That the organization was so racist, and so sexist, and kind of so run by people with those mindsets that these women were going to be seen as kind of interchangeable and they would only keep one once they merged the team. And in the end that’s what happened. The teams merged and they kept the other woman of color on the team and they removed my student’s client. And so, here’s what my student said about her experience of coaching her from the intersectional lens.
And she said, “If I had used the original coaching tools I was taught on our own I would have essentially been gaslighting her and saying that was all a neutral circumstance and that her thoughts about why it had happened were 100% subjective and optional and not necessarily true. I would have made it feel like or I would have told her that her thoughts created that result for her. If I had used just the original tools I would have been teaching her that she had created the result of being made redundant or eliminated because of her thoughts.”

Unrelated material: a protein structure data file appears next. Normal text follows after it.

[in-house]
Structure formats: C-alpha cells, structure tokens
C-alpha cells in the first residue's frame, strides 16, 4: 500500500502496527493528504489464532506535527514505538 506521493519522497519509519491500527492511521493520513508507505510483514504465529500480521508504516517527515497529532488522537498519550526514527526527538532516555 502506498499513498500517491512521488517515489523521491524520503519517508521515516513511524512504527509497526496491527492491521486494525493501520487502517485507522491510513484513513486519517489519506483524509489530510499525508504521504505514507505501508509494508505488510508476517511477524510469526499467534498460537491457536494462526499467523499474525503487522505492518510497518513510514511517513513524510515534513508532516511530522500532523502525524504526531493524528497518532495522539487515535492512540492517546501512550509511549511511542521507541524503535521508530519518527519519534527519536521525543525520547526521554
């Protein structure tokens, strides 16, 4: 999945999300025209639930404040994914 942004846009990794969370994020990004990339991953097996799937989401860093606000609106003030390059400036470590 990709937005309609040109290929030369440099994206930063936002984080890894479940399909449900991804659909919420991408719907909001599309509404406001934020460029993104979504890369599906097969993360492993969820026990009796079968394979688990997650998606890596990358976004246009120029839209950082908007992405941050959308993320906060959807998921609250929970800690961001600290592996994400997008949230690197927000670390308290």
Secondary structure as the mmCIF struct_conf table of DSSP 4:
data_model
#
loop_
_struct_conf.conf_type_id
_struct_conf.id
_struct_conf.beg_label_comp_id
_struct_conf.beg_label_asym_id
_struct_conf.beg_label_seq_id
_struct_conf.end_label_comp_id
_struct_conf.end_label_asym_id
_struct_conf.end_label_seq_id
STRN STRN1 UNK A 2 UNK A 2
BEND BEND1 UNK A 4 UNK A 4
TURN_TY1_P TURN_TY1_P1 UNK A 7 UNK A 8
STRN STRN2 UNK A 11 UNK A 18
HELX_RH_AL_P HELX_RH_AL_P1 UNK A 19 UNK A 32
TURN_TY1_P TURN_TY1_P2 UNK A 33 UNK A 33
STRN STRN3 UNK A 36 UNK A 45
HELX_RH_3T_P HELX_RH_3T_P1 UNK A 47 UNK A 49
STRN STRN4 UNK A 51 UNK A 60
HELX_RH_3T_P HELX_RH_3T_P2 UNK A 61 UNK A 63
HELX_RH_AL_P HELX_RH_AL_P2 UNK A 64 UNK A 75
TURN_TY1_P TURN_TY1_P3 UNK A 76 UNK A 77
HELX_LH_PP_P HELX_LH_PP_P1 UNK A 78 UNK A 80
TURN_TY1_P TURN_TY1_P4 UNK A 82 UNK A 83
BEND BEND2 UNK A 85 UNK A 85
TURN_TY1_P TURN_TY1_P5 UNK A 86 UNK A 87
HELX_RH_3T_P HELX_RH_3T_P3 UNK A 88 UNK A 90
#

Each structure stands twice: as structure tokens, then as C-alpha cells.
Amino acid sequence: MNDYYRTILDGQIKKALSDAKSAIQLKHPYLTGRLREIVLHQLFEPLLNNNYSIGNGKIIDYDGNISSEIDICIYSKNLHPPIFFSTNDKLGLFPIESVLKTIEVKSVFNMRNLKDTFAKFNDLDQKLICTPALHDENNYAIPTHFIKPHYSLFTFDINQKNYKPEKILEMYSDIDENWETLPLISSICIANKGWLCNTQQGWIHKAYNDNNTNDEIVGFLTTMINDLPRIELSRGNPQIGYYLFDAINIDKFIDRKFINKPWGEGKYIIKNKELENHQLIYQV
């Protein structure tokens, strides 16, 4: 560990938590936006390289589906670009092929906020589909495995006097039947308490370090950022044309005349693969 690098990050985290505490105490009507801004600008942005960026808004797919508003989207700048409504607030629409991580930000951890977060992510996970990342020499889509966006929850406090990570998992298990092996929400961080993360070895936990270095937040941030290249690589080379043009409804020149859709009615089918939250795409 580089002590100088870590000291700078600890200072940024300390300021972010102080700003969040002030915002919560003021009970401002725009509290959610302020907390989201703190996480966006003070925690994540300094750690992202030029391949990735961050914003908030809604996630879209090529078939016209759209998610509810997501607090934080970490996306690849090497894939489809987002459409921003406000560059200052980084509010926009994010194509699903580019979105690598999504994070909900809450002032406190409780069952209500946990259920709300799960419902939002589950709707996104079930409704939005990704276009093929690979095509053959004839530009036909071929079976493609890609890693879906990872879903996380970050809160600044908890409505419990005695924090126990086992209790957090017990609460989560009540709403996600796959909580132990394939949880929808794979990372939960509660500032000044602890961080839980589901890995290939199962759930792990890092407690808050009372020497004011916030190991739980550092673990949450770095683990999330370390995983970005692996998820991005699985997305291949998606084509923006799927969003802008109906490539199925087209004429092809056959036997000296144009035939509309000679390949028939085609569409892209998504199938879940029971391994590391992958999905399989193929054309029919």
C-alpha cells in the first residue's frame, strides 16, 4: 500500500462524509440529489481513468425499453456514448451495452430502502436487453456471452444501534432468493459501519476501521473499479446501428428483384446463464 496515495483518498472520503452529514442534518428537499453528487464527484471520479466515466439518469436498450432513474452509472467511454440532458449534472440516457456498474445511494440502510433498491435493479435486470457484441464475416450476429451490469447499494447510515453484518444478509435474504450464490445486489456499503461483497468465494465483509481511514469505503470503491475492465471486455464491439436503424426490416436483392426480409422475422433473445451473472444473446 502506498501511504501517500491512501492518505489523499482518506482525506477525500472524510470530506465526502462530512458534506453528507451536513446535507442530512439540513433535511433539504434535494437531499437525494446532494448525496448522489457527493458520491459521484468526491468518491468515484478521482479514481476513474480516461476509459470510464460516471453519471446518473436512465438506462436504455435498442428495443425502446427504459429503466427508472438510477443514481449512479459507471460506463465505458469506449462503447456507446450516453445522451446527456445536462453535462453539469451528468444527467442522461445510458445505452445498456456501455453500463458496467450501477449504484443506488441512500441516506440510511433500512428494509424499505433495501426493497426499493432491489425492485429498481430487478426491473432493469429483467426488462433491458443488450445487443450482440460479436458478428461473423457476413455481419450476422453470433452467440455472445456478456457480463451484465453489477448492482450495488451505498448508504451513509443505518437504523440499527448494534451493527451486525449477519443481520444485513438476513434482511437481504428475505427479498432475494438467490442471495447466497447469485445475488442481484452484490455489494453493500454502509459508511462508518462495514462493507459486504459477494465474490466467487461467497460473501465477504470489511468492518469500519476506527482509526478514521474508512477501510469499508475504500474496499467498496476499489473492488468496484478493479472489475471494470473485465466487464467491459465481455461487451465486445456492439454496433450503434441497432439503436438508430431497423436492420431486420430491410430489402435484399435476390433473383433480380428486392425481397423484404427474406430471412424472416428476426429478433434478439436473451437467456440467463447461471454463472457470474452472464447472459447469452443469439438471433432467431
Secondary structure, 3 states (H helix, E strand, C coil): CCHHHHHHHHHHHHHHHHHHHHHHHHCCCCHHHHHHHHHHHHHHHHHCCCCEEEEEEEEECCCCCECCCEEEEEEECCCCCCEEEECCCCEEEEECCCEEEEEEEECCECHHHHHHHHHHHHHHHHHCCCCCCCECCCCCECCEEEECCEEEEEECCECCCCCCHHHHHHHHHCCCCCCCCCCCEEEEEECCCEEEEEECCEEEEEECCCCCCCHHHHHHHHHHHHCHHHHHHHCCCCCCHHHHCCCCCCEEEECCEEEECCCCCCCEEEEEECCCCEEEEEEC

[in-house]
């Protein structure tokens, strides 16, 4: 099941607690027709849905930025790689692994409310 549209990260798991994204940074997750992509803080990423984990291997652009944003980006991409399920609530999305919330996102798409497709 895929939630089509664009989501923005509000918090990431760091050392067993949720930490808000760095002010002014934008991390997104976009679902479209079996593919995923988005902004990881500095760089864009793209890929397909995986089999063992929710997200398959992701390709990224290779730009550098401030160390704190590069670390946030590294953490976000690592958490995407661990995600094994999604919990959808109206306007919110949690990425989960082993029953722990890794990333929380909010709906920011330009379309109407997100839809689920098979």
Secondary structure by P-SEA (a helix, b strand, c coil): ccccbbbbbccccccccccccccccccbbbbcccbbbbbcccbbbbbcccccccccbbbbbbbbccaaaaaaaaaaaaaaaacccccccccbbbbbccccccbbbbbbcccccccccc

And what I was able to do because of having this intersectional lens was that I was able to recognize that there was another issue at play here which is that the group that she was merging into did not think she belonged. And their thoughts motivated their actions that created this circumstance in her life of having been removed from her position. So instead, I was able to take a totally different approach instead of saying that her thoughts created her not belonging or created this result. I was able to validate her experience and what had happened.